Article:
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Former Adviser On Biden's Pandemic Response Team Discusses The Rise In COVID-19 Cases


We had hoped we wouldn't have to say this, but the last month has made the trend clear. In the U.S., COVID-19 cases are rising again, driven by the highly transmissible delta variant. But these cases aren't rising equally across the country. We learned from a White House briefing today that just three states account for 40% of cases nationwide. That's Florida, Texas and Missouri. And they are all behind the national average in vaccination rates.


JEFF ZIENTS: The threat is now predominantly only to the unvaccinated. The data is clear. The case increases are concentrated in communities with low vaccination rates.

CHANG: That's White House coronavirus response coordinator Jeff Zients. He announced today that the federal government was sending $100 million to rural health clinics for vaccine outreach in places where vaccination rates are generally lower. Joining us now to break down all of this is Andy Slavitt, former senior adviser on the White House COVID-19 response team. Welcome.

ANDY SLAVITT: Good to be here.

CHANG: So you left the Biden administration in early June, and since then, COVID restrictions have been lifted in a lot of areas in the country. That was after the CDC issued new guidance on relaxing masking for fully vaccinated people. And I'm wondering, do you think any of that was just too soon, given what we're seeing now?

SLAVITT: Well, we've had a real challenge vaccinating certain portions of the country, as I think everybody well knows, and we have a delta variant that is twice as contagious as the 2020 variety of COVID-19 was. When you combine those things together, it makes it much more dangerous for people who haven't been vaccinated. And even for people that have been vaccinated, if they're in communities where there's a lot of unvaccinated people or a lot of COVID, they themselves - they want to take a few precautions. So look. I think it's the job of the administration to constantly look at the data and constantly think and rethink what adjustments are needed, and I know they're doing that right now.

CHANG: OK. Well, the focus on getting this pandemic under control is on the unvaccinated. How would you try to reach communities with these lower vaccination rates at this point?

SLAVITT: Well, there's a couple of types of people that have chosen not to get vaccinated. The good news is that about 1 in 3 of them are still open-minded, so about 10% of the adult population. Some of them are younger people who just frankly don't prioritize getting vaccinated high enough. They don't feel particularly at threat. And I think that's a very concerted effort with colleges, universities and employers to really say, hey; if we want a safe work space, we should consider saying, if you're showing up to work or showing up to school, you either need to be vaccinated or show a negative test. I think that will help push people.

I think there's another set of people that are open to getting vaccinated, but they're waiting because they're nervous about long-term side effects or other issues. And for those people, I think the FDA final approval of the vaccines will do some good. And I think that's a real opportunity to outreach to them.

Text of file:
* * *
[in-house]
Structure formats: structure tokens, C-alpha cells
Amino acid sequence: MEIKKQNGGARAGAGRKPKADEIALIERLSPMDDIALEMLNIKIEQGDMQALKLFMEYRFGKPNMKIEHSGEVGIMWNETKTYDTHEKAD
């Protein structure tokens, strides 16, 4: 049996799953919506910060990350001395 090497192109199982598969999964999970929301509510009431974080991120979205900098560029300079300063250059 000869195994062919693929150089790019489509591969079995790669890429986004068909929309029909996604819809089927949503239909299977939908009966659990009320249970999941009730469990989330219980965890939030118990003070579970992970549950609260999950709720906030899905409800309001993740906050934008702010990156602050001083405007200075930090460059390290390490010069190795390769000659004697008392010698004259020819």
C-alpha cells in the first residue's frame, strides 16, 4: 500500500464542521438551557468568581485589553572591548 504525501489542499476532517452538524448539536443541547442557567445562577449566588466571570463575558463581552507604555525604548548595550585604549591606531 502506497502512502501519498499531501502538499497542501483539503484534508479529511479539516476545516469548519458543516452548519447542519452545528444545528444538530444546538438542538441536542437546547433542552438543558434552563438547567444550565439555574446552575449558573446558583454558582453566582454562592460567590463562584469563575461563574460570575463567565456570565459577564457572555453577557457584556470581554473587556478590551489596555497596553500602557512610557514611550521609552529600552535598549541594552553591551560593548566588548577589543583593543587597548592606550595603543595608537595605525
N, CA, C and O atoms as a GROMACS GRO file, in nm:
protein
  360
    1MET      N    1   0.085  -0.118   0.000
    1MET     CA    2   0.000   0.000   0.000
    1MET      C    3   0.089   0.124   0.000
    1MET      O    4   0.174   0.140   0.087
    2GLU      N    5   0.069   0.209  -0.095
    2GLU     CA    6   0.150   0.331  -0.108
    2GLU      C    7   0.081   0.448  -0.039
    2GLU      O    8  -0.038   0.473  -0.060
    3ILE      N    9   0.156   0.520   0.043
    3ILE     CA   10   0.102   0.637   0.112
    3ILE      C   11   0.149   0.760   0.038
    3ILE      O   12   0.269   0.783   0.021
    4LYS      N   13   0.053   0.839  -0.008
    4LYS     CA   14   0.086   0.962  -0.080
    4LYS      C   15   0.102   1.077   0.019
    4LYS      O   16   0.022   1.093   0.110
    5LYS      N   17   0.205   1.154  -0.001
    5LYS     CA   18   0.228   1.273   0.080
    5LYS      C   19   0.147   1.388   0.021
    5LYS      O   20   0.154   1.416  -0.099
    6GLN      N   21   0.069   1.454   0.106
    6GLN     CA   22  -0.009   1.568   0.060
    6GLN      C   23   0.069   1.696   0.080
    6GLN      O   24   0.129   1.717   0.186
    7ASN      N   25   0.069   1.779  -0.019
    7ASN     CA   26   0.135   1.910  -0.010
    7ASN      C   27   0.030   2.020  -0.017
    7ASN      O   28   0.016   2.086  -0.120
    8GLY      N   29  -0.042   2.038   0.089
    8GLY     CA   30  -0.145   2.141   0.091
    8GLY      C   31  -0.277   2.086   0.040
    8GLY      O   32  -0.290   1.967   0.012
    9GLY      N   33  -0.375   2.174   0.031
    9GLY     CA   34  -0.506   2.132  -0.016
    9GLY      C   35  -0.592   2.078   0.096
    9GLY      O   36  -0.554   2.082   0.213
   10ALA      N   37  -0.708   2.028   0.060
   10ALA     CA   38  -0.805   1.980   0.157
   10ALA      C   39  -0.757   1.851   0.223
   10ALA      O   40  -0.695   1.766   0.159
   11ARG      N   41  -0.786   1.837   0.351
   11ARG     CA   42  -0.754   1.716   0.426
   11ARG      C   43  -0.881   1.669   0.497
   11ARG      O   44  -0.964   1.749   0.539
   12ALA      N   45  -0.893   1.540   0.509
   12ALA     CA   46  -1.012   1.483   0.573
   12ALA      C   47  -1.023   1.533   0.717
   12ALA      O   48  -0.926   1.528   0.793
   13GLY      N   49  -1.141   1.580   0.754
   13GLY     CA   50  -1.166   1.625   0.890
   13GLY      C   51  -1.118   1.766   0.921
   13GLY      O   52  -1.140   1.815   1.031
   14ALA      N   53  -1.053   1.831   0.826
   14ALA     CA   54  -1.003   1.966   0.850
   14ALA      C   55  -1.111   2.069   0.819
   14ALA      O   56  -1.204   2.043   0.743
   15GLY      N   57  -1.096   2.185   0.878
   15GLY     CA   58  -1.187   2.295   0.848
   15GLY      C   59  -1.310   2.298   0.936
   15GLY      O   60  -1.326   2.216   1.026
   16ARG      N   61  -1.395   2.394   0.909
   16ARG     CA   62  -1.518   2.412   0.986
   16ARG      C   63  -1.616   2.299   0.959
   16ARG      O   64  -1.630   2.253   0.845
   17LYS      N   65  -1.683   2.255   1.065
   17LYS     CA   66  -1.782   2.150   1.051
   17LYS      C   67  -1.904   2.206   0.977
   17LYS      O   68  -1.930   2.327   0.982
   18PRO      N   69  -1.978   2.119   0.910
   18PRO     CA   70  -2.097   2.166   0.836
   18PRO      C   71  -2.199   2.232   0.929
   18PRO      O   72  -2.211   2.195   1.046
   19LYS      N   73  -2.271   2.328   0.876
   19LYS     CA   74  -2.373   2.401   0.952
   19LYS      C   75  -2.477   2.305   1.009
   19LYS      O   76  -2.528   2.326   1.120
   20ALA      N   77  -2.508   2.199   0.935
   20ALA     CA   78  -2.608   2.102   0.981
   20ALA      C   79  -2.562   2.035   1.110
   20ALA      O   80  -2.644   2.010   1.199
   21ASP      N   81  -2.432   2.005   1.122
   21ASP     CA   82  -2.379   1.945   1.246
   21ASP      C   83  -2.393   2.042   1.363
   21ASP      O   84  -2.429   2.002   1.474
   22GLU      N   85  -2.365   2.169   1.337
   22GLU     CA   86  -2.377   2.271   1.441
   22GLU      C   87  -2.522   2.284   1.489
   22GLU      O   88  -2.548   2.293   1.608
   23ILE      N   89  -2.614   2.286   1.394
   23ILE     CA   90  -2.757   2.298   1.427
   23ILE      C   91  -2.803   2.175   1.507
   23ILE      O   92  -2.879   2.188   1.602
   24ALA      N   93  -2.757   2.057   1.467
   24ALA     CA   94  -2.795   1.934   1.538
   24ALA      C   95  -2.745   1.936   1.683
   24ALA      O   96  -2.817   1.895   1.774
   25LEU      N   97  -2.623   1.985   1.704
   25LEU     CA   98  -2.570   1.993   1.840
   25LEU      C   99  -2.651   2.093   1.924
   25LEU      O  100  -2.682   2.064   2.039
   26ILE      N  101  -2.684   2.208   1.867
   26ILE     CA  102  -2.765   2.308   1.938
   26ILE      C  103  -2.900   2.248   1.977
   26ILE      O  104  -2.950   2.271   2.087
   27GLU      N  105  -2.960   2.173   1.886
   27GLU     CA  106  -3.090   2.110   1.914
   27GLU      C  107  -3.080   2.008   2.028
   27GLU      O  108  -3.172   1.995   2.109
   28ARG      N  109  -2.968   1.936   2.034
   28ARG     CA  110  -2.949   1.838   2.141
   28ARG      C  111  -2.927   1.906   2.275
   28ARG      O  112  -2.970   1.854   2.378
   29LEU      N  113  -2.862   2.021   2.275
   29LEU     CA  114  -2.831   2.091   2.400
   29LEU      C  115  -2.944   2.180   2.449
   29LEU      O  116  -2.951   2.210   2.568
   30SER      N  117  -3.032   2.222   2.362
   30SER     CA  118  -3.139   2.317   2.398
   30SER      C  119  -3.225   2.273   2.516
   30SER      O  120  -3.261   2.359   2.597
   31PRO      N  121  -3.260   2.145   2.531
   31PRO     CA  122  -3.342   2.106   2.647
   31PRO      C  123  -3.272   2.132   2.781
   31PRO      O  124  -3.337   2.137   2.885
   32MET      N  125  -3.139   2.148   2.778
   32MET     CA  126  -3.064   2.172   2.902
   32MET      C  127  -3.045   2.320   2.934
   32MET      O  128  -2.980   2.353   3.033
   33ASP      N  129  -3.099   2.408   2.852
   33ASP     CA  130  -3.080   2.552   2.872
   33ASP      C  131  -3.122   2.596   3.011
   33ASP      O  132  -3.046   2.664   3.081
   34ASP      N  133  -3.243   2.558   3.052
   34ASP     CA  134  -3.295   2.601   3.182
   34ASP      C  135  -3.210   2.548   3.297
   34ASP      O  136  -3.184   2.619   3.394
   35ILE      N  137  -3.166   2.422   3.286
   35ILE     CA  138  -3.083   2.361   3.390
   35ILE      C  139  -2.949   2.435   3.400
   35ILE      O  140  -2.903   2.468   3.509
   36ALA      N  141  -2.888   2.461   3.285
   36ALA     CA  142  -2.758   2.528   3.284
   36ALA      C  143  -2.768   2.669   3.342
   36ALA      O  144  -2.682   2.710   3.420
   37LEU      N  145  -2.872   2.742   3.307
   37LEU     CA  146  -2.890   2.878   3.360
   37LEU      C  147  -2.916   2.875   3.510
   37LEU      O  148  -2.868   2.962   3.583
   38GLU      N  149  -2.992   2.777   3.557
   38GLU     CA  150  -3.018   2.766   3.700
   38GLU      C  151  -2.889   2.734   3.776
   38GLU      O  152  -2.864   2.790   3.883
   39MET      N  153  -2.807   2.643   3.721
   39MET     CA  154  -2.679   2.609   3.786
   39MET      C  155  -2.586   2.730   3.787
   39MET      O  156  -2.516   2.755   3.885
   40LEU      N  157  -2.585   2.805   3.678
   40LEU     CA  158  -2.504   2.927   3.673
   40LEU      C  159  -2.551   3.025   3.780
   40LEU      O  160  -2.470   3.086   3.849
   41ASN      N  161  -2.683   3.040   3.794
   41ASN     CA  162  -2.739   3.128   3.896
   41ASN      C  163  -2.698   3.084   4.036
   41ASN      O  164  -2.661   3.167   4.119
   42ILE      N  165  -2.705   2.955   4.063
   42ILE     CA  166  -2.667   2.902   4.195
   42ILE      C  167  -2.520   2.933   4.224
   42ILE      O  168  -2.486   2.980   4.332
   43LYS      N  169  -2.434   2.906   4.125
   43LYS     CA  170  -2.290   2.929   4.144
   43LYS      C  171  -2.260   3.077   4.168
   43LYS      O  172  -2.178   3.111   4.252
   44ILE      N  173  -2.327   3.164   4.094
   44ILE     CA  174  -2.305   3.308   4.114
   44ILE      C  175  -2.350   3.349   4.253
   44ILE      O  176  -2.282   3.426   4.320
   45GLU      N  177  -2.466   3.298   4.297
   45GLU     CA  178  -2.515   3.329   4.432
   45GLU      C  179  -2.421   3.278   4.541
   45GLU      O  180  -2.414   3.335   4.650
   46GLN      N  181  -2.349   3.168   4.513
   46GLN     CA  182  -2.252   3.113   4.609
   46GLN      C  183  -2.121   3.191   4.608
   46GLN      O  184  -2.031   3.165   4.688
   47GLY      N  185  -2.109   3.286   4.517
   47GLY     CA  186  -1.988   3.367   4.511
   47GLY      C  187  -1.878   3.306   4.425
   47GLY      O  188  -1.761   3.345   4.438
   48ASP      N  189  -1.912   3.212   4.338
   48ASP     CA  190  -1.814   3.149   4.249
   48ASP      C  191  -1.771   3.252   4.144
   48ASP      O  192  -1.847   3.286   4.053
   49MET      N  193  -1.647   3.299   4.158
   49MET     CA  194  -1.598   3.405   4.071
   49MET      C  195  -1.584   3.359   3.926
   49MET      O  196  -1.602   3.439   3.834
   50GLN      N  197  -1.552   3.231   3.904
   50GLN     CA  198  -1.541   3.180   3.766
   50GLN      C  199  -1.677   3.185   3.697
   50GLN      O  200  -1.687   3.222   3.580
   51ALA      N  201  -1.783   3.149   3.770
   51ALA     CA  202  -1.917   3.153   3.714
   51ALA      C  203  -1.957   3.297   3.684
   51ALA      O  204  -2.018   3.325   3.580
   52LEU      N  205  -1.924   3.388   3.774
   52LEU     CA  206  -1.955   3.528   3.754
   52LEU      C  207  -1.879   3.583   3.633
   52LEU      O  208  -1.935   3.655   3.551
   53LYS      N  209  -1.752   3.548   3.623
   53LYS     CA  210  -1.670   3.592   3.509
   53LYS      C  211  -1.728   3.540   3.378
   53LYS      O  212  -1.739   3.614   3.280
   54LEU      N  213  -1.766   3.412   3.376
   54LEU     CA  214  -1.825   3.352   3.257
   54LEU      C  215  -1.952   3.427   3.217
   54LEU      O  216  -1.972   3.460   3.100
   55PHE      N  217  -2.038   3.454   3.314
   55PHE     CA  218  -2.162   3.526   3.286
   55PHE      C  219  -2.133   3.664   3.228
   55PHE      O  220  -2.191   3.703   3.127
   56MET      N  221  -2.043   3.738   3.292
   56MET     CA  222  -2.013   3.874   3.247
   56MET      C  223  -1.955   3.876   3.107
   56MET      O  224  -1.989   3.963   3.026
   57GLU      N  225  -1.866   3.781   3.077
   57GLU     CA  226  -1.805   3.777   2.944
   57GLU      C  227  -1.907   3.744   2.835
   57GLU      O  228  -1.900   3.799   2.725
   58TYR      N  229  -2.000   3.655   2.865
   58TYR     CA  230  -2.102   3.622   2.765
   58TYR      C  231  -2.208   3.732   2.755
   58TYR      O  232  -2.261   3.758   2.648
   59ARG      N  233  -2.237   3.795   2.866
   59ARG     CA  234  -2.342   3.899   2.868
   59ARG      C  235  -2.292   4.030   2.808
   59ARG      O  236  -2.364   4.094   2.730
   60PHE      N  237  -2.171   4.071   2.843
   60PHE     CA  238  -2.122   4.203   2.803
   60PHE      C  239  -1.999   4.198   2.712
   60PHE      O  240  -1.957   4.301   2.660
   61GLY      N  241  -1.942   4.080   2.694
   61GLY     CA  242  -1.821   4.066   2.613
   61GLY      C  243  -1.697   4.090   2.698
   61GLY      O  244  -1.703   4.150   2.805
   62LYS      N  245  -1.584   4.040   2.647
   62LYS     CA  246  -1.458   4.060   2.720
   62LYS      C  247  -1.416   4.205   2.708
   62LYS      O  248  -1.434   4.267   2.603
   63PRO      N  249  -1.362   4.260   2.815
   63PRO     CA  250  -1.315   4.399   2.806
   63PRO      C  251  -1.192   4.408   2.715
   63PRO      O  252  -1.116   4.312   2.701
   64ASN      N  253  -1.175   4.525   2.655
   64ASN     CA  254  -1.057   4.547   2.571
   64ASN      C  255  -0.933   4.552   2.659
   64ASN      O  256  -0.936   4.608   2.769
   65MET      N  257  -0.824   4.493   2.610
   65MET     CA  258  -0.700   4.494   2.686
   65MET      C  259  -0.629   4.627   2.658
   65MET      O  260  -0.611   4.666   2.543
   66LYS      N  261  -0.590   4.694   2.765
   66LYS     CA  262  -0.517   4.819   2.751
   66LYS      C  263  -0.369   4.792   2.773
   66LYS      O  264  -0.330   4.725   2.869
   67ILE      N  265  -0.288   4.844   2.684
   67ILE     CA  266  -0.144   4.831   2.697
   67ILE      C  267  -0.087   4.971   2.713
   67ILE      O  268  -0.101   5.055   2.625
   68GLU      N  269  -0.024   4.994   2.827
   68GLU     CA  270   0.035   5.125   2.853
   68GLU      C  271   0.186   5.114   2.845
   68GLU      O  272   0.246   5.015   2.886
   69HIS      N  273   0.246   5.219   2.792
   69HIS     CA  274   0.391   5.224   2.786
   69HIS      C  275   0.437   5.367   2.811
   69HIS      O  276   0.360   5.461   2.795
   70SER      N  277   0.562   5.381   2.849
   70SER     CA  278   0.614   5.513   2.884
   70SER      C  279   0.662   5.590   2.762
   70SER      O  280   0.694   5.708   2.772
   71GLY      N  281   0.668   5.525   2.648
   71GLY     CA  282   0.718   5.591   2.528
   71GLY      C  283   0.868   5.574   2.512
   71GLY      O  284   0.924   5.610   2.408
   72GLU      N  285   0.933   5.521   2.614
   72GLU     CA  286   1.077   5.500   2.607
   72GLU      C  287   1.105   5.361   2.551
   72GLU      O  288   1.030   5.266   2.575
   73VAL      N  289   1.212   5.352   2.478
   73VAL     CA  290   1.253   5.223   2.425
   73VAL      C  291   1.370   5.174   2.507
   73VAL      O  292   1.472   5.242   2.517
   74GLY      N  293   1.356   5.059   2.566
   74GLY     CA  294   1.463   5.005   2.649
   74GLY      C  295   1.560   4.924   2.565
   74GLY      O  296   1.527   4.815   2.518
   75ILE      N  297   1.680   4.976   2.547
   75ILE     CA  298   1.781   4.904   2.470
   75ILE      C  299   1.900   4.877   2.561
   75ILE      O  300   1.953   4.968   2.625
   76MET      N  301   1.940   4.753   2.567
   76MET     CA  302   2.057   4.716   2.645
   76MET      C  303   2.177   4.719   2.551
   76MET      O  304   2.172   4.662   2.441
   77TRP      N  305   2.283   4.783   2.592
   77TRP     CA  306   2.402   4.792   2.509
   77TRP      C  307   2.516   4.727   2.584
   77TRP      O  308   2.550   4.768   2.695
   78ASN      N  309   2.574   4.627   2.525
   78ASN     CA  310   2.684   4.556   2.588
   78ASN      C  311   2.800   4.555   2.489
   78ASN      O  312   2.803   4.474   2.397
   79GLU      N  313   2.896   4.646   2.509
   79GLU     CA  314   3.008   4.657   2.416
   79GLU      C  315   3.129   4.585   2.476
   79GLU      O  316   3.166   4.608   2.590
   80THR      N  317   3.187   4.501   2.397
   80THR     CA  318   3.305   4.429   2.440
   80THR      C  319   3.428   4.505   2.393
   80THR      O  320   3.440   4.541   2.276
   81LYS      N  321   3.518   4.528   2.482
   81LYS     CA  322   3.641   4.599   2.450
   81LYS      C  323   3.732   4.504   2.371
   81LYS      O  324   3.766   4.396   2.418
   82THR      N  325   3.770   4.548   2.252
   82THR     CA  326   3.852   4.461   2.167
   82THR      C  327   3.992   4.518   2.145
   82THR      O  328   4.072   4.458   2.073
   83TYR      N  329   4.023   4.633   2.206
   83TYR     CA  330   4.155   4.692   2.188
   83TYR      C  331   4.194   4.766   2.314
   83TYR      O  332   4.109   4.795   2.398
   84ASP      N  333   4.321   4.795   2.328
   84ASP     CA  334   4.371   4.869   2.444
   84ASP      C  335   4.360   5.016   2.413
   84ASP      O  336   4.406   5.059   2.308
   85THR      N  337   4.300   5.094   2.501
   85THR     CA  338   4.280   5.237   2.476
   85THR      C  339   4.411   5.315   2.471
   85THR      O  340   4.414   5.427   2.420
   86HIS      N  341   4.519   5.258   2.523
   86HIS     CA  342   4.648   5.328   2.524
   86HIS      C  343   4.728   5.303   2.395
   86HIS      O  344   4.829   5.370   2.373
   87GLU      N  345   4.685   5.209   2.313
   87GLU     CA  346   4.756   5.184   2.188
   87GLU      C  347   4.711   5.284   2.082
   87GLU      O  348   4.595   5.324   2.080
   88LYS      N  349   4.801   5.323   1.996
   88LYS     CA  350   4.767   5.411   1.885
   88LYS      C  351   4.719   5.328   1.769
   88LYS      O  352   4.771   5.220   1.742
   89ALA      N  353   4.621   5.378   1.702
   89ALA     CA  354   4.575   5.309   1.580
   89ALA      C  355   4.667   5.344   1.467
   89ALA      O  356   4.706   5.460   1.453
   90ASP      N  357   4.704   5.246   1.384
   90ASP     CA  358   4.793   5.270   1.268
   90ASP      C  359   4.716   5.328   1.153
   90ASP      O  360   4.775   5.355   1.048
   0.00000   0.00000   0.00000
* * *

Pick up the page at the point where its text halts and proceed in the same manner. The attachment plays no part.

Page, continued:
CHANG: I'm wondering, how significant of a problem do you think misinformation is right now? I mean, do you see that as a key reason there are still so many people who are not getting vaccinated?

SLAVITT: Well, that's exactly where I was going to go next, which is of all the people that have been vaccinated, the data from the Kaiser Family Foundation shows that two-thirds of them believe 1 of 5 myths about the vaccine. And that's a real problem. That means that there's people that aren't getting vaccinated because they believe things that are untrue, such as that taking the vaccine itself will create COVID-19 or that it changes your DNA somehow. Now, those myths are coming from a lot of places, but a lot of it is online. And I think the idea of policing ourselves and committing to dramatically reducing the amount of lies and misinformation that comes at people is really, really important.

CHANG: Yeah. Well, in the last minute we have left, elsewhere in the program, we had heard about a group of researchers that advises the CDC. And their model shows the current surge getting worse through the summer and into the fall, around double where it is today. What should the top priorities be right now to avoid that scenario, you think?

SLAVITT: Well, what we saw in India was a dramatic surge of delta, and then we saw a dramatic decline. And what is going to be very interesting to see, Ailsa, is whether or not that's what happens in the U.K. If they peak and if they see a dramatic decline, it'll give us some sense of the length of things. All the things we've talked about - getting vaccinated and protecting yourself - are the fundamental things that we have to do now in the face of things. We have to make sure that we also watch to see that we - if we do need a boost later in the fall or winter because of things that we do that and the federal government's prepared and the CDC and the FDA will make that recommendation if needed. Final thing I'll throw in - antiviral. The most exciting potential opportunity in the fall is for a oral antiviral to come out, and that would change things.

CHANG: That is Andy Slavitt, former senior adviser to President Biden on COVID-19. Thank you.

SLAVITT: Thank you. Transcript provided by NPR, Copyright NPR.